Floating Bypass Aids Sewer Construction
Three mobile barges designed by Rain for Rent handle bypass and filtration systems necessary to sink the sewer pipeline.
A contractor needed to set more than 100 drill anchors to sink a new 42-inch HDPE sewer trunk pipeline 6,000-feet under a lake in Oregon. The sewer bypass pipeline serviced a nearby city of 35,000 residents. Additional rehabilitation of two underwater manholes was needed.
Working with the contractor before prebid and after successful capability presentations, Rain for Rent was awarded the project to design a floating 1,000-foot bypass and active treatment system. After about eight months of work, the project was completed in early 2010.
A total of three barges handled the bypass and filtration systems necessary to set the drill anchors and sink the sewer pipeline. Active treatment was necessary during the drilling to ensure turbidity levels were met within the lake.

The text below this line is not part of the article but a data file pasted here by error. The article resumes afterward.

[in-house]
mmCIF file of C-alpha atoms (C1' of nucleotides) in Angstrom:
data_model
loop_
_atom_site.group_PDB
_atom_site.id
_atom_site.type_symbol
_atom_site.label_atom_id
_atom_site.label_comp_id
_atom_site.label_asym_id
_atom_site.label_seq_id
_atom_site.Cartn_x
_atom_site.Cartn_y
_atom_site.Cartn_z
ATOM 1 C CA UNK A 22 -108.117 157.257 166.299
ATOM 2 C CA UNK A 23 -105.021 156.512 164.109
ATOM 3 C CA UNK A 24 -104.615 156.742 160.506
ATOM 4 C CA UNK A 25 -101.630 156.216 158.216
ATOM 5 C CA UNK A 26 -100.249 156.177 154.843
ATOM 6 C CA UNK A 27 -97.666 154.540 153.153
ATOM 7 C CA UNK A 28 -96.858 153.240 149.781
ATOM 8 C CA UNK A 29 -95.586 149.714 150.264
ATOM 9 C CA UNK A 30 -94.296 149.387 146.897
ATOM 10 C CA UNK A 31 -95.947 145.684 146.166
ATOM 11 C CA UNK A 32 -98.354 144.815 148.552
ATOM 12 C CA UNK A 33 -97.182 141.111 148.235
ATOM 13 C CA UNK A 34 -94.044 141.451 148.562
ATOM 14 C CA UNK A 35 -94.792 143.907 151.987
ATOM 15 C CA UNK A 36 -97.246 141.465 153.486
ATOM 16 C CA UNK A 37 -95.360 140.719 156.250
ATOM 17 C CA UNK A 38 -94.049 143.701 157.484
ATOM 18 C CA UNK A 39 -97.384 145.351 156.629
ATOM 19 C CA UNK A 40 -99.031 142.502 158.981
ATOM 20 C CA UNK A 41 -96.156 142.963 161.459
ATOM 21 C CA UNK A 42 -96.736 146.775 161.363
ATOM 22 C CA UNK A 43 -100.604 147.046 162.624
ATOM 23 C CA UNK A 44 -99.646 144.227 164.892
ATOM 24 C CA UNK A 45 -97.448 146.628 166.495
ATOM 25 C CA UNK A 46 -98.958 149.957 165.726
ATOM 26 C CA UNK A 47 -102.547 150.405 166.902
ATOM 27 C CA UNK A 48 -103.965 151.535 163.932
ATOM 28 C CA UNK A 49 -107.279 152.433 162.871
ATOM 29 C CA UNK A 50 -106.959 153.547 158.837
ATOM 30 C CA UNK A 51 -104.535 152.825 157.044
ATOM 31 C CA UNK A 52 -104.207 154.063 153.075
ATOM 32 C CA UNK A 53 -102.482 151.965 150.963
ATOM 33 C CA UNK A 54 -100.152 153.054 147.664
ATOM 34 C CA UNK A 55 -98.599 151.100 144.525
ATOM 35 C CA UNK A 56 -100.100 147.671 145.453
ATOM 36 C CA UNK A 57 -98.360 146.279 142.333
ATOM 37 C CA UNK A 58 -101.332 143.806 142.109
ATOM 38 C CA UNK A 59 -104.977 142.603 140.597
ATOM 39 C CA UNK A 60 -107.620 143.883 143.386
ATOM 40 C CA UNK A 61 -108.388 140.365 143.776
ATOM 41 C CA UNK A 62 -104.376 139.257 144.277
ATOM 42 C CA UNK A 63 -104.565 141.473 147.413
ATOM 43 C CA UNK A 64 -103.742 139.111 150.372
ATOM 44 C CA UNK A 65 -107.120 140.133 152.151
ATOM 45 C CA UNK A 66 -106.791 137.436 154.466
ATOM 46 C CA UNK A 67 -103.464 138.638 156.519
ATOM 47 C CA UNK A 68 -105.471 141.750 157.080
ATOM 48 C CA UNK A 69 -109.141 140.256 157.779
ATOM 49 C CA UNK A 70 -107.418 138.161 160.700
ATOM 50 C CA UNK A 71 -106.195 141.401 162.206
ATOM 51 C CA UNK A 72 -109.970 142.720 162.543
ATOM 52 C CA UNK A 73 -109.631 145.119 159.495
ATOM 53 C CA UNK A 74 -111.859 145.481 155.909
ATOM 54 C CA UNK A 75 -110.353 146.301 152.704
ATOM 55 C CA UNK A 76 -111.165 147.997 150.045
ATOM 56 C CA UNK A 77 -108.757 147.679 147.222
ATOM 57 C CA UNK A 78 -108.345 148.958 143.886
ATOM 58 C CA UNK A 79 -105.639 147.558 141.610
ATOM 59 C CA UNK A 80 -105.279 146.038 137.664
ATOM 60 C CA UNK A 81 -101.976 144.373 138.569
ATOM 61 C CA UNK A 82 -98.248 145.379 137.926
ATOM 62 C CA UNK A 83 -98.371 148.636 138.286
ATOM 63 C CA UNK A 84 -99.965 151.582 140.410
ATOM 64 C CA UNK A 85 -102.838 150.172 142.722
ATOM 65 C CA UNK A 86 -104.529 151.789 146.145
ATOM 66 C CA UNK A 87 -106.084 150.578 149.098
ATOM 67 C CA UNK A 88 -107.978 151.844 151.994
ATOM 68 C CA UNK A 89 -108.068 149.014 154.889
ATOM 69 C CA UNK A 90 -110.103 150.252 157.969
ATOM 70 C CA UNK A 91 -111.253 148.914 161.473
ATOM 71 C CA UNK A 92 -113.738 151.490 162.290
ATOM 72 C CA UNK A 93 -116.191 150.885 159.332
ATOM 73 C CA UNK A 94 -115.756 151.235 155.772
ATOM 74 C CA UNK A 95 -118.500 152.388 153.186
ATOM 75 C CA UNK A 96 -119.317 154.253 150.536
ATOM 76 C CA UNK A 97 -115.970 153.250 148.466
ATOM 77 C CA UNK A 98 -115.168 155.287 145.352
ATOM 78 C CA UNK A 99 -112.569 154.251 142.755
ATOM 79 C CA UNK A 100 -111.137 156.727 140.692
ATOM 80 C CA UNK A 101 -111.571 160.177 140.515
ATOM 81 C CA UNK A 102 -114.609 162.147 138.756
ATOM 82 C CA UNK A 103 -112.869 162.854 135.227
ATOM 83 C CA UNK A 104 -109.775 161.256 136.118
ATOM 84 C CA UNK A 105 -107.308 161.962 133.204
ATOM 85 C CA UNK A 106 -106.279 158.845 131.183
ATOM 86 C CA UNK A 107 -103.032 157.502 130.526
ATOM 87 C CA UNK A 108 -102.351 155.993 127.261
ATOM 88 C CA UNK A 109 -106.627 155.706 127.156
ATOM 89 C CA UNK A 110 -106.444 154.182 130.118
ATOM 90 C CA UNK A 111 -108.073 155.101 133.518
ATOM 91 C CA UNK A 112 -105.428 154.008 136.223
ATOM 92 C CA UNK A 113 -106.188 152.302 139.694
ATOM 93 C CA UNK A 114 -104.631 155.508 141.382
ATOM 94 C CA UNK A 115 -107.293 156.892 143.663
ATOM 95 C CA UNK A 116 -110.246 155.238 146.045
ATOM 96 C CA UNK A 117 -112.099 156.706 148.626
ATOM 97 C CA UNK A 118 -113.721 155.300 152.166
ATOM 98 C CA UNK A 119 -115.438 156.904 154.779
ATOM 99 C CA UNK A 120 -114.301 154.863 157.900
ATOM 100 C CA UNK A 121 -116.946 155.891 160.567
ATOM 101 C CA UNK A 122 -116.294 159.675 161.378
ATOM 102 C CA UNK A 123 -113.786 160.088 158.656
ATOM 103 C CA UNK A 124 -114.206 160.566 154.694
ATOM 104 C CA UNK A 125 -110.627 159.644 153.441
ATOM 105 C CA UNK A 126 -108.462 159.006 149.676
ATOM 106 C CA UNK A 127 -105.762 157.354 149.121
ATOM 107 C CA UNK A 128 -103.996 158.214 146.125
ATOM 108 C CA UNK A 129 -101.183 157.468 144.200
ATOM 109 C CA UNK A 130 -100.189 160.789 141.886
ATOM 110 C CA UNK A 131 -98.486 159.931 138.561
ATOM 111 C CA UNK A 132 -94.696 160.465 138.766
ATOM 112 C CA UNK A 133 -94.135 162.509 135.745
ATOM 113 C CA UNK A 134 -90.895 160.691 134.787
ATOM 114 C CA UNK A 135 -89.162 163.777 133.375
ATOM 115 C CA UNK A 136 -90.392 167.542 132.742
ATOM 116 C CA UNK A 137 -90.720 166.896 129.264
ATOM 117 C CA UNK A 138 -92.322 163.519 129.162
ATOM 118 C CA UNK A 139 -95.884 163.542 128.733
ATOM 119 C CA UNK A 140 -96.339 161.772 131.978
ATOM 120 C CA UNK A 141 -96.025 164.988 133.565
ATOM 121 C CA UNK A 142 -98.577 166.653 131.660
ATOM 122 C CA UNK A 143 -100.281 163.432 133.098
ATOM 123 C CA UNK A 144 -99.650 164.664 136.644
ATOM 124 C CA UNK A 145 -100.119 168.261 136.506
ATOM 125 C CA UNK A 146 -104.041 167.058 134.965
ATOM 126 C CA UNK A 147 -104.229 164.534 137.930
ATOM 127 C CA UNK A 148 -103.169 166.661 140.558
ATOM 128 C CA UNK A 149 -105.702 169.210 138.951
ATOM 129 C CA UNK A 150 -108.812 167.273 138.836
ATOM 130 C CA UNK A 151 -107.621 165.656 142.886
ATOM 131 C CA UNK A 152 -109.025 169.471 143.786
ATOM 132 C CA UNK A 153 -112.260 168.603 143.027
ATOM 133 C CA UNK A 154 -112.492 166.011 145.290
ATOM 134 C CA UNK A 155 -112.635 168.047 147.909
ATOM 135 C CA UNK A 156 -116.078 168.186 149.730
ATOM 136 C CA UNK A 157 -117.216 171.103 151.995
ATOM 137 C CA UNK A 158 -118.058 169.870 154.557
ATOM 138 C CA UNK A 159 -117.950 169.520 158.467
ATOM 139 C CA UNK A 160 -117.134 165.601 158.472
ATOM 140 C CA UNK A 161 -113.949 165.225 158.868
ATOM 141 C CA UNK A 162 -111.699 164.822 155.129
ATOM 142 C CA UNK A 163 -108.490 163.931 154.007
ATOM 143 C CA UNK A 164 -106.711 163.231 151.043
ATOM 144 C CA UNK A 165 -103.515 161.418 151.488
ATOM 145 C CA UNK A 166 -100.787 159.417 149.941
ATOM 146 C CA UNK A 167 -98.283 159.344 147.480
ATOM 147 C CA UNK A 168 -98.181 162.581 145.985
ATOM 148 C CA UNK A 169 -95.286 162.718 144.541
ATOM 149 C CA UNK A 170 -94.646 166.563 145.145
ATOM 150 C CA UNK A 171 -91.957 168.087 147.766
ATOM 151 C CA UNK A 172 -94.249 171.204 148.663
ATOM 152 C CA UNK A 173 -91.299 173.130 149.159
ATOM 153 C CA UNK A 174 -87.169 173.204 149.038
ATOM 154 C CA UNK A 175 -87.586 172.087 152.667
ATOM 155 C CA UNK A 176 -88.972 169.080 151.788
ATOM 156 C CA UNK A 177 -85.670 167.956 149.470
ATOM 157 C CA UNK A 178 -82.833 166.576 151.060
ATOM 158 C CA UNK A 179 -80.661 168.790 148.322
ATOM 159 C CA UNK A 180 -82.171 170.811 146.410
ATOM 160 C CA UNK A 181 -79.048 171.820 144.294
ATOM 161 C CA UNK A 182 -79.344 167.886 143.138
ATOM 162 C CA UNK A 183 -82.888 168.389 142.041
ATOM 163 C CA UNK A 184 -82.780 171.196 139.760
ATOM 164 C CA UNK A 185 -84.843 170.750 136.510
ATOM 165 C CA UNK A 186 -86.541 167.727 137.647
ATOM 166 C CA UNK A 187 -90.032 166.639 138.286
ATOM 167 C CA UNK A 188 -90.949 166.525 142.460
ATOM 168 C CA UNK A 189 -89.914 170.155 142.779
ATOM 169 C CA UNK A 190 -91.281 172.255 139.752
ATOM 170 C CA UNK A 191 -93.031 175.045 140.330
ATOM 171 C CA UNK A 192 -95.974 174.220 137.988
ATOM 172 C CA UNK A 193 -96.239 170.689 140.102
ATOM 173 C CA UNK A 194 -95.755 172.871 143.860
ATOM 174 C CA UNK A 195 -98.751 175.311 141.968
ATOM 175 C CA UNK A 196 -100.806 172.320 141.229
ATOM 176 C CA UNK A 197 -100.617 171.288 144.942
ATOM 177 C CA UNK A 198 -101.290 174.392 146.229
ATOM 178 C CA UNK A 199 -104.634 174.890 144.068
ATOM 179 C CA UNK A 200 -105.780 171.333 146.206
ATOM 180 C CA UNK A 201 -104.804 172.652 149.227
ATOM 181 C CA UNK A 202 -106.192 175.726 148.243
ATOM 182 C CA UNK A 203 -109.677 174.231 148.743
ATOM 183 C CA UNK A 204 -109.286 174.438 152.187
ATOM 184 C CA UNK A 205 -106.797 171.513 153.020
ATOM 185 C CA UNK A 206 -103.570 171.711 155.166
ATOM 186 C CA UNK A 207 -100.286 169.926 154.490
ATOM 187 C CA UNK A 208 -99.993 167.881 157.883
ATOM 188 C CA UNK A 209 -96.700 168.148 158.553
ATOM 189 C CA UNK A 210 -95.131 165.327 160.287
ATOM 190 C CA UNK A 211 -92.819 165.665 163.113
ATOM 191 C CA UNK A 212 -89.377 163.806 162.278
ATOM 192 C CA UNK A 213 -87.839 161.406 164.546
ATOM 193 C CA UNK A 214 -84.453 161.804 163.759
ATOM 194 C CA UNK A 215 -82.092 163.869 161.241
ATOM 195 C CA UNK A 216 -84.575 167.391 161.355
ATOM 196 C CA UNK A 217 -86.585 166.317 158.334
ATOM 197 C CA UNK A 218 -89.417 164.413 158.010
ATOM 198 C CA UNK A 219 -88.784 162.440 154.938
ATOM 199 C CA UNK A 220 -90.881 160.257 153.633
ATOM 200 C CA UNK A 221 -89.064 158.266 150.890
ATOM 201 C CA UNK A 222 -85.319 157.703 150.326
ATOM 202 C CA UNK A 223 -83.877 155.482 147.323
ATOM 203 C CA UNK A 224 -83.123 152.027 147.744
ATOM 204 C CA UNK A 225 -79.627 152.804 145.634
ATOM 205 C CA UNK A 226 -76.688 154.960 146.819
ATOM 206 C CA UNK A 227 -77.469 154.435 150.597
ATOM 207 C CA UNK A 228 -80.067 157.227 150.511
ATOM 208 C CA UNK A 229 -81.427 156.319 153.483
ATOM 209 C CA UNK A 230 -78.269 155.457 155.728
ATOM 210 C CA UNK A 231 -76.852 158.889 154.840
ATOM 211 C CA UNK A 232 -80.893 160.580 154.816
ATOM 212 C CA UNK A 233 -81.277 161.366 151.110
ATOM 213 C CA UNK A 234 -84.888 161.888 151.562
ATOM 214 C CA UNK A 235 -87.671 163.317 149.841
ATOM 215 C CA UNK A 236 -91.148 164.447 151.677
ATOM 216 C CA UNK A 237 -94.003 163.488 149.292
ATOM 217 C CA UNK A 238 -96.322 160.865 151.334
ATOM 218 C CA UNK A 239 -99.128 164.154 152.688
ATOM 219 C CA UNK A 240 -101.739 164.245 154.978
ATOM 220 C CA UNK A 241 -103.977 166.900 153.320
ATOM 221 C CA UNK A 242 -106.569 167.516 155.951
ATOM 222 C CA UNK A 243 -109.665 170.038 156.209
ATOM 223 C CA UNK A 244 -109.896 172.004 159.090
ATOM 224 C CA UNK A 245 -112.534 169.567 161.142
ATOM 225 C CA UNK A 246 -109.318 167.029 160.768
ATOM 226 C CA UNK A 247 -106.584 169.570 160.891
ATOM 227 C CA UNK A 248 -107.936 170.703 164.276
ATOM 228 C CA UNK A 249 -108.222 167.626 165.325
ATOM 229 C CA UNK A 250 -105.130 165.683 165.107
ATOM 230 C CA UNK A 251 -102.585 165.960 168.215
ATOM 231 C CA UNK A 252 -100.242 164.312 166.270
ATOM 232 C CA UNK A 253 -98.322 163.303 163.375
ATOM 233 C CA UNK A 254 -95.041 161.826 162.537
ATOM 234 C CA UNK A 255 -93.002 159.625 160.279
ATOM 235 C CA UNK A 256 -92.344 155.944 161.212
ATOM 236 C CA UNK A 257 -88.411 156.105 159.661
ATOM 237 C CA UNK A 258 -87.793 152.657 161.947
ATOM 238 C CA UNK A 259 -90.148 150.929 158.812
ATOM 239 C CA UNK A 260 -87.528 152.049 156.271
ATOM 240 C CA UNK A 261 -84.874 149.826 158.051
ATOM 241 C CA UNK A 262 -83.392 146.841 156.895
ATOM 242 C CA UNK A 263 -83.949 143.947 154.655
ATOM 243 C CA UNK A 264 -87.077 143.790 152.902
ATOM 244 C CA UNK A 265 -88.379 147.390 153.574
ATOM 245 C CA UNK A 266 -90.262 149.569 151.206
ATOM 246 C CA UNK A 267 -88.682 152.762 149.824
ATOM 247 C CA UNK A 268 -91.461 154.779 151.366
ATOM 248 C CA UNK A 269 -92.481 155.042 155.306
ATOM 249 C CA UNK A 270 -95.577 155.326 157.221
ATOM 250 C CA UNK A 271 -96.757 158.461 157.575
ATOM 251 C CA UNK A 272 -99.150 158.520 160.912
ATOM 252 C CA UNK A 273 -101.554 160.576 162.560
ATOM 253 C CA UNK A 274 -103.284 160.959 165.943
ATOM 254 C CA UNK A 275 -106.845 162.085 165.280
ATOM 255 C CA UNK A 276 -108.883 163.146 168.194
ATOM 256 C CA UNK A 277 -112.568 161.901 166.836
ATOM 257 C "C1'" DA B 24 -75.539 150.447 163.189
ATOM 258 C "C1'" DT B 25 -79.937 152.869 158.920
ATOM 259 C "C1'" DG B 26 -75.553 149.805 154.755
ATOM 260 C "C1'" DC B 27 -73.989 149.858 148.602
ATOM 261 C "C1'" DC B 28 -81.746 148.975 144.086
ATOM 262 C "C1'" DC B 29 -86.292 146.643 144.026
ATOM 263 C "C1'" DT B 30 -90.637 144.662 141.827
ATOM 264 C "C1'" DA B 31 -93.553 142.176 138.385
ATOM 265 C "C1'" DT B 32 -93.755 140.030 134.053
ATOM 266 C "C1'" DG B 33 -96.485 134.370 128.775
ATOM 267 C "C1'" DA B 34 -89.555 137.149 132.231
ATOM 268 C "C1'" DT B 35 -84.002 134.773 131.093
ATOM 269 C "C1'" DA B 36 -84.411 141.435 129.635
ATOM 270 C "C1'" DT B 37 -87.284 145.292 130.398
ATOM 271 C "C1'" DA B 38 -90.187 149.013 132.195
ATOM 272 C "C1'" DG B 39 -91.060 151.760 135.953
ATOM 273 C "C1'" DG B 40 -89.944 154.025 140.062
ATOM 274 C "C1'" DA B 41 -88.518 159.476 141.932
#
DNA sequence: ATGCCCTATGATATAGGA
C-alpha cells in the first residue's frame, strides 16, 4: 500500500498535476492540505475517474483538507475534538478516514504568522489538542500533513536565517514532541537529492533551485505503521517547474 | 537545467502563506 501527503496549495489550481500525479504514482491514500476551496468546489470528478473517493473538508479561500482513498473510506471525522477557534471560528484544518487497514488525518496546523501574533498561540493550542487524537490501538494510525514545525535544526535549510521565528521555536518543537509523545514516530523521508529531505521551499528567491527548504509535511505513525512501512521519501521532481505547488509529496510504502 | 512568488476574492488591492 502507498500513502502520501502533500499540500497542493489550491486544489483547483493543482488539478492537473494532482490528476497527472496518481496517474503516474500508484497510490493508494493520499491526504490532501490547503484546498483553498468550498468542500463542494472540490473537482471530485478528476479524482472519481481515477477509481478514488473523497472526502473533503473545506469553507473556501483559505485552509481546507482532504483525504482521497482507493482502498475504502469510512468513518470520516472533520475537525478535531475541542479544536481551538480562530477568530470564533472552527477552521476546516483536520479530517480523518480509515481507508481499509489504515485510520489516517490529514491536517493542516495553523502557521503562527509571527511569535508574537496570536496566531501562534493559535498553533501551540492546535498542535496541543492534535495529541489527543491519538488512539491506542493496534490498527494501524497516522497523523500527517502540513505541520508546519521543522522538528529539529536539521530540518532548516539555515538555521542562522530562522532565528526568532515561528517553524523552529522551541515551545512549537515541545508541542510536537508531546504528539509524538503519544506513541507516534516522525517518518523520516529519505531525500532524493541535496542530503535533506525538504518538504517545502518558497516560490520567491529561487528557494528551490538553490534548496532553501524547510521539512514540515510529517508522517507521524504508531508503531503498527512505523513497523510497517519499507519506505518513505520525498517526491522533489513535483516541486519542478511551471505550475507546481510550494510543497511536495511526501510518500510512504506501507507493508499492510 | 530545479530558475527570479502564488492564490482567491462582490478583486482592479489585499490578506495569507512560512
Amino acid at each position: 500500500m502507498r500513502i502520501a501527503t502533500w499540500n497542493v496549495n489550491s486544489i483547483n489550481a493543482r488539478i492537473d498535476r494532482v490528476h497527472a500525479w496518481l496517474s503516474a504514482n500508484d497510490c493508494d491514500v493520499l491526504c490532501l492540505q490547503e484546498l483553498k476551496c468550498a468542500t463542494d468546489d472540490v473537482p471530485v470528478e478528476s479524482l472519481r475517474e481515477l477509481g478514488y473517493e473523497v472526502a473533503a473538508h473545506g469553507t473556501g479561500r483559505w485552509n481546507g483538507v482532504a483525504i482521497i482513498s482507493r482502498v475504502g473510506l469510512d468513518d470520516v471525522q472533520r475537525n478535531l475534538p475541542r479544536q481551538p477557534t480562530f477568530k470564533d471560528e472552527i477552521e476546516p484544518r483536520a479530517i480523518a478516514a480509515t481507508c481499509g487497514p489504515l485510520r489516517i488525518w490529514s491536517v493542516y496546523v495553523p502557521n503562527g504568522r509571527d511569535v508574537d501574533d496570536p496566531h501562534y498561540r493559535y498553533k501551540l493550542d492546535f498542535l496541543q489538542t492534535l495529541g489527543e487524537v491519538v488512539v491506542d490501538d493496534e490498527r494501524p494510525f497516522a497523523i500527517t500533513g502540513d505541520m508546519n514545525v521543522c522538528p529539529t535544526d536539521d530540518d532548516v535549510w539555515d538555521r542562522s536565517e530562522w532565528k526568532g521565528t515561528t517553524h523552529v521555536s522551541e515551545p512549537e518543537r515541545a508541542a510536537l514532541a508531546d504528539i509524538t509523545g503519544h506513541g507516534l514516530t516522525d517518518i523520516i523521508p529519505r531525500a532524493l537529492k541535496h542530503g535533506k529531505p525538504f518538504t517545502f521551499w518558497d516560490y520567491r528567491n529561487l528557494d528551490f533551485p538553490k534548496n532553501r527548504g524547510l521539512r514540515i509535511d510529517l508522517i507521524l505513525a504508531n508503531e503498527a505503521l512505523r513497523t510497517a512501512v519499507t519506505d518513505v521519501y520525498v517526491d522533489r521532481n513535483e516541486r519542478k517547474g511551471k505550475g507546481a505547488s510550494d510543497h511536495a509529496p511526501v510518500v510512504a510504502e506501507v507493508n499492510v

The first barge contained a filtration system including a 24-3 sand media filter, Chitosan flocculent injection, magnetic flow meter, DV100 4-inch pump, 8HP submersible pump, spillguards, 20KW Genset and a weir box.
A second larger barge continued the active treatment system with Spillguards, three filter boxes, two weir tanks and two 4-inch DV100 pumps that fed water from the dewatering boxes to the weirs. One 6-inch DV150 pump fed effluent to a 48-4 sand filter.
Drill slurry was filtered on the third barge with similar filtration and pumping equipment as the other barges, with an additional pH adjustment system.
The secondary bypass included a 1500 GPM pumping system to rehabilitate two manholes with 1000 linear feet of 12-inch HDPE pipe fused and floating on the lake. An AnDRU box and pressure transducer helped to maintain system stability.
Spillguards were used on site throughout the project. Any pollution plume would have been evident in the stillness of the lake. Noise pollution on the lake was countered with the use of sound curtains around the bypass and barges.